Nissan Datsun Newsjacking alert

Example 1 of a Newsjacking alert from the forthcoming Newsjacking Alert service

The niche is the automotive industry, but could be used for any niche if you have the right angle. We find content works best when it’s a similar niche, but if now relevant news is around you can still get a great bit of content created that is triggered by something that is outside your niche.

This piece of news from the BBC website:

http://www.bbc.co.uk/news/business-23313271

It was one of the marques that helped Japanese carmakers establish themselves in Europe and the US.In the 1970s, the fuel efficient Datsun became the car of choice for the everyday motorist fed up with unreliable gas-guzzlers.

Now, more than 30 years after Nissan decided to kill off the brand, the Datsun has been reborn.

On Monday, a new model was unveiled in India aimed at first-timers keen to get on the car-owning ladder.

The new 1.2-litre five-seat hatchback will go on sale in India next year for under 400,000 rupees ($6,670; £4,500). It will also be sold in Indonesia and Russia.

The Nissan Datsun used to be the favourite of minicab driver back in the day.

You can see the attached screenshot for Google trends and the increased interest.

datsun

Cotnent deas:

  • 10 Reasons the Nissan Datsun was the best car to steal
  • 10 Why you could never get a girl whilst driving a Datsun
  • 10 Ways the New Nissan Datsun will make a great limo.

Note: The idea is to get the keywords into the title so that the freshly indexed content will soak up some of the increased searches. You want to give an added element to the story to allow further media content to pick up your story and refer to you.

Further ideas:
Try to find the oldest man ever to own a Datsun
People who have been born in a Datsun
Celebrity owners

Further links:
http://www.guardian.co.uk/business/2…d-india-russia
http://www.carmagazine.co.uk/News/Se…-new-city-car/
http://www.bloomberg.com/news/2013-0…hatchback.html
http://www.autoblog.com/2013/07/15/d…india-w-video/
http://blogs.wsj.com/corporate-intel…of-the-datsun/

The Secret to Ranking a Website in Google

This is a great time for people building great content on the web.

After reading the interview with Google engineer Matt Cutts and expert SEO Eric Enge, it confirms to me the content that people want will be the ultimate factor in whether or not a website will rank.

Yes of course there will still be those anomalies which a clever SEO can exploit, but it would be  foolish to base a business on hunting down the latest thing that Google has not yet fixed.

There is nothing really new in the interview, although it is a great interview and ties together a bunch of methodologies that have been working for sometime.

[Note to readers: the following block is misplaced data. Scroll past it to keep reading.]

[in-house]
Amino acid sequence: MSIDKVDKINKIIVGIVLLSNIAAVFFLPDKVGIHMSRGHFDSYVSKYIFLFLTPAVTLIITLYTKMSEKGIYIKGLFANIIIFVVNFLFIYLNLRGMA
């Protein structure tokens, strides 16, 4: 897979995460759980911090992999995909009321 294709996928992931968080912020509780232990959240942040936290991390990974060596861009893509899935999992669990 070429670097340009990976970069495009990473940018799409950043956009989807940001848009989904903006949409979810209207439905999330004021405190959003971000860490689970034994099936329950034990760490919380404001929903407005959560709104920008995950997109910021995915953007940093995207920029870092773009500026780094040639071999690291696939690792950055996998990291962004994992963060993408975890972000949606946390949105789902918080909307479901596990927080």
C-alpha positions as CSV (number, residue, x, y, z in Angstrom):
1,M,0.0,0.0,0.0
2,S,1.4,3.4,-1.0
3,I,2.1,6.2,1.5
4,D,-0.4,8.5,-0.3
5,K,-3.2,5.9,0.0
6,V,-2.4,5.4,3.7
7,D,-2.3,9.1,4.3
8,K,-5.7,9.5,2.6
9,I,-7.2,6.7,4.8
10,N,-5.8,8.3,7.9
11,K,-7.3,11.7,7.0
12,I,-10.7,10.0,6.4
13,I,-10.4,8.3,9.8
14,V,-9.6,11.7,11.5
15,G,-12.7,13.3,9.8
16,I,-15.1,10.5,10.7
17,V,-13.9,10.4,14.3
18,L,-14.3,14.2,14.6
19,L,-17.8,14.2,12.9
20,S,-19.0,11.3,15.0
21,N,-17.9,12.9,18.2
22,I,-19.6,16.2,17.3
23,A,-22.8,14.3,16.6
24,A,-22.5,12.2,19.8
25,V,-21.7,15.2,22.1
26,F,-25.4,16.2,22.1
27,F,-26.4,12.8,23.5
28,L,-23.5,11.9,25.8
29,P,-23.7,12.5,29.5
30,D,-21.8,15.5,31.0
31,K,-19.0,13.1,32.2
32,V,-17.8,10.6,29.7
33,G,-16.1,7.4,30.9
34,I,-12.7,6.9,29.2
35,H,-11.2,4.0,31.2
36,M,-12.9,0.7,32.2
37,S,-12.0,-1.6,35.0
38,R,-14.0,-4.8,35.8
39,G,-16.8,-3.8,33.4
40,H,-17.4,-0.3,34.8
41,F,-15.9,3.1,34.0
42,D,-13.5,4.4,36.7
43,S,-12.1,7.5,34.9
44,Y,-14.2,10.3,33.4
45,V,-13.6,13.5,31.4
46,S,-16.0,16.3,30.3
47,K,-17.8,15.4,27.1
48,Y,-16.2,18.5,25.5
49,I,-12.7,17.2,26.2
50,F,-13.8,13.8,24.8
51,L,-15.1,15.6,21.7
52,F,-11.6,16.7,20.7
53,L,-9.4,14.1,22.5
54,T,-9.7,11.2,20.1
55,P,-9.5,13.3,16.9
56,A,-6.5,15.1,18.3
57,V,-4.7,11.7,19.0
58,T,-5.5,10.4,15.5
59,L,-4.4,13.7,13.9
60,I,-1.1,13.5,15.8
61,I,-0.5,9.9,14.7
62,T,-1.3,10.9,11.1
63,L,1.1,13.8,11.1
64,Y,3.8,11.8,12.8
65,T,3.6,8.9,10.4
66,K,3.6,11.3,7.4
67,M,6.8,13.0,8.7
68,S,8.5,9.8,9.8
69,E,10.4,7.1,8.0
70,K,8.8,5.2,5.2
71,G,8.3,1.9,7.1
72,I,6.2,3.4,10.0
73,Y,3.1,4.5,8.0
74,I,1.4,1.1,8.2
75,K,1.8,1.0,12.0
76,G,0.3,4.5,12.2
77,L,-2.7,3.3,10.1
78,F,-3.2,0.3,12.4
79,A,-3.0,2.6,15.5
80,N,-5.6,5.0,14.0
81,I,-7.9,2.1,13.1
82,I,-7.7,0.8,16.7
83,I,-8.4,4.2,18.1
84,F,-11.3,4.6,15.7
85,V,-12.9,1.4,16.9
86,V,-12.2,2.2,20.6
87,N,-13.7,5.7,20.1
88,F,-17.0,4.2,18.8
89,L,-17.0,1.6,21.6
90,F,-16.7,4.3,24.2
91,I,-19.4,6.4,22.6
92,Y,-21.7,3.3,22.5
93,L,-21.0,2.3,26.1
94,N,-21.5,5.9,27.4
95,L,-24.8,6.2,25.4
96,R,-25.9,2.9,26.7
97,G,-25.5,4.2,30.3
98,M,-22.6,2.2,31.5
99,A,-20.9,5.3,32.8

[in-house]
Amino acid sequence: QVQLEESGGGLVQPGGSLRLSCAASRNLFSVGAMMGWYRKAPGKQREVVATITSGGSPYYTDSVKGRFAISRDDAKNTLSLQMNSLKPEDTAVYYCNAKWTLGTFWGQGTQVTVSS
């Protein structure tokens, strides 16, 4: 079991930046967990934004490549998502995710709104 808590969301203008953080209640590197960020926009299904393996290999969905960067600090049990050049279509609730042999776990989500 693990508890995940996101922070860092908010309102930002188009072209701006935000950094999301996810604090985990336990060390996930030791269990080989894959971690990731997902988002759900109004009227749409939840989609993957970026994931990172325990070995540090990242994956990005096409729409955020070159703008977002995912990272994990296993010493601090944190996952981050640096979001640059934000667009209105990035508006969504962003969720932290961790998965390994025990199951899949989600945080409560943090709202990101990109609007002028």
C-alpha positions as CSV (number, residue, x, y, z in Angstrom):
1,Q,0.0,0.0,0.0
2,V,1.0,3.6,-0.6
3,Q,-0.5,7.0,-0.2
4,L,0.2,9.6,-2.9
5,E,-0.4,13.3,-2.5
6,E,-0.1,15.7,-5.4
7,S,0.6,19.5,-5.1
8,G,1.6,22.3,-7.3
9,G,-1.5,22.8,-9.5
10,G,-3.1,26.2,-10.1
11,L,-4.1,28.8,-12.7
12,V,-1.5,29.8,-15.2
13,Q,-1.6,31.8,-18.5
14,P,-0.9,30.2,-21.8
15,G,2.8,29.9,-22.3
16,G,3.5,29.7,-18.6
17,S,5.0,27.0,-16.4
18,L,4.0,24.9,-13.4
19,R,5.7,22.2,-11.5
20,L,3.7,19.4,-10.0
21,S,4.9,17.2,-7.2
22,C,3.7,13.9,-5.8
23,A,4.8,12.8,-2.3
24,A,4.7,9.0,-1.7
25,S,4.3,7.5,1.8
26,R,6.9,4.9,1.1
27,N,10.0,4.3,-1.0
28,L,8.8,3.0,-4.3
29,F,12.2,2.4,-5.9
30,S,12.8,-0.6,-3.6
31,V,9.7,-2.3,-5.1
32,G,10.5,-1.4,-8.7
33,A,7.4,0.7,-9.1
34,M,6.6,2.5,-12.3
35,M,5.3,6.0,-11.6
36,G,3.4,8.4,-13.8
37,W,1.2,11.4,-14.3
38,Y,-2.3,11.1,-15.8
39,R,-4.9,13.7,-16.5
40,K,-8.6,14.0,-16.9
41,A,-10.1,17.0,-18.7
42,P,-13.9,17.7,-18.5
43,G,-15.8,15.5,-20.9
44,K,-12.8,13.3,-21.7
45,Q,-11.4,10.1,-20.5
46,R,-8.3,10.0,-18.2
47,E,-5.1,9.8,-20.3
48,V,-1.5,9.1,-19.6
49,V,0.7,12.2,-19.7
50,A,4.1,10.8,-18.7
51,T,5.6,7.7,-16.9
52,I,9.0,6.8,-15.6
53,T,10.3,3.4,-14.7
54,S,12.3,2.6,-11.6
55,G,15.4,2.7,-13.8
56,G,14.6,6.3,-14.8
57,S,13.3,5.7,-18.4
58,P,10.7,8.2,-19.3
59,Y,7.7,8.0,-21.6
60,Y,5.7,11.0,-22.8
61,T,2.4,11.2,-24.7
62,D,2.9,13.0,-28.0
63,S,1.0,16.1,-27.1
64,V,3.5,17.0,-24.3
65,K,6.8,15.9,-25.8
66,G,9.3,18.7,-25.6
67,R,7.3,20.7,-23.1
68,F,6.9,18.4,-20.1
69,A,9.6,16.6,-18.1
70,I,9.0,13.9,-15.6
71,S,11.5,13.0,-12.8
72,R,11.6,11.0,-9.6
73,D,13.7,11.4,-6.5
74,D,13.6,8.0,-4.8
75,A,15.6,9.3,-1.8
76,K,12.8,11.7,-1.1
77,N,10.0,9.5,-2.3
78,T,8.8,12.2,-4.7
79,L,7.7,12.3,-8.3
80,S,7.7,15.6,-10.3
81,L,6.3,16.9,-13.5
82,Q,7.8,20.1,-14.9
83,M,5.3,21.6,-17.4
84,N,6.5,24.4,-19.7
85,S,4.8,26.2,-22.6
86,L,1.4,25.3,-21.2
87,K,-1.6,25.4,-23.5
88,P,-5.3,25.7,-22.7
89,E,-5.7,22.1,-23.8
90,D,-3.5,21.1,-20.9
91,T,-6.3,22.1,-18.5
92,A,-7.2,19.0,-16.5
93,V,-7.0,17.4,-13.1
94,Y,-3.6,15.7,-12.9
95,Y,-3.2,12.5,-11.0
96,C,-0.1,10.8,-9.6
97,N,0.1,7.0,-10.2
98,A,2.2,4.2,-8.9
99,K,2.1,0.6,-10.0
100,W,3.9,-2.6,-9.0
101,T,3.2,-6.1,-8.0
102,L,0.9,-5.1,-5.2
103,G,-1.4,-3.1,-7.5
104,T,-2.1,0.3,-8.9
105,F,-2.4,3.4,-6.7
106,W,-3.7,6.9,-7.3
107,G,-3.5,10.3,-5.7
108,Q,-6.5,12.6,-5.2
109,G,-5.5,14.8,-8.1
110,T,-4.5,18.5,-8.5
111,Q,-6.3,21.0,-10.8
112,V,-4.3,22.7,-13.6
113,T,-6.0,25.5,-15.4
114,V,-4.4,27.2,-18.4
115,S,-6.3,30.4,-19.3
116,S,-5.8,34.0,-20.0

1. We all know that we should have an effective social media following on places like Twitter.
  2. We all know that we need to be producing content that is better than any other content which is currently available to the reader.
  3. We all know we should create synergy between all content and online communication output.

So nothing new there.

But how many of us really implement this? When I want something to happen I write a blog post, do a bit of Tweeting, a bit of emailing, a bit of commenting etc., until I get the result.

I already have my processes set in place, I am already a member of various online social tribes – I have my own gang of trusted creative rebels on which I can call upon. I already know my market and what is needed and more importantly how to get people to be attracted, engaged and then what will get them to react.

Which of course I should know having been doing this for quite some time now and having the good fortune to work with some brilliant, clients in a variety of sectors. Getting the client to do what is needed is the hardest part of the equation as results are not obvious before the process begins.

Even though I can show that doing something very specific like producing an infographic on going to Mars can get high quality editorial links from the likes of Wired.com, Mashable.com etc. It still takes large amounts of energy to create presentations that leads the client along the path.

But the client thing is a tangent and not crucial to the core thing being discussed.

What is important

I think it helps if we think along the lines of publishing something popular, than creating quality content. Quality is a relative term and means different things to different people, whereas we can easily define popularity.

Popular content, not quality content.

This is my experience over the 15 years I have been creating web pages to get links out of people. It’s that you need to be creating content that people really, really want to consume.

Thing is, most of those in my industry are more interested in paying a writer £15 to produce an article than £1,500.

Which is absolutely fantastic, because you are competing with people who only have enough juice to get up half of the hill. If you “get it”, you can dominate. That is the secret.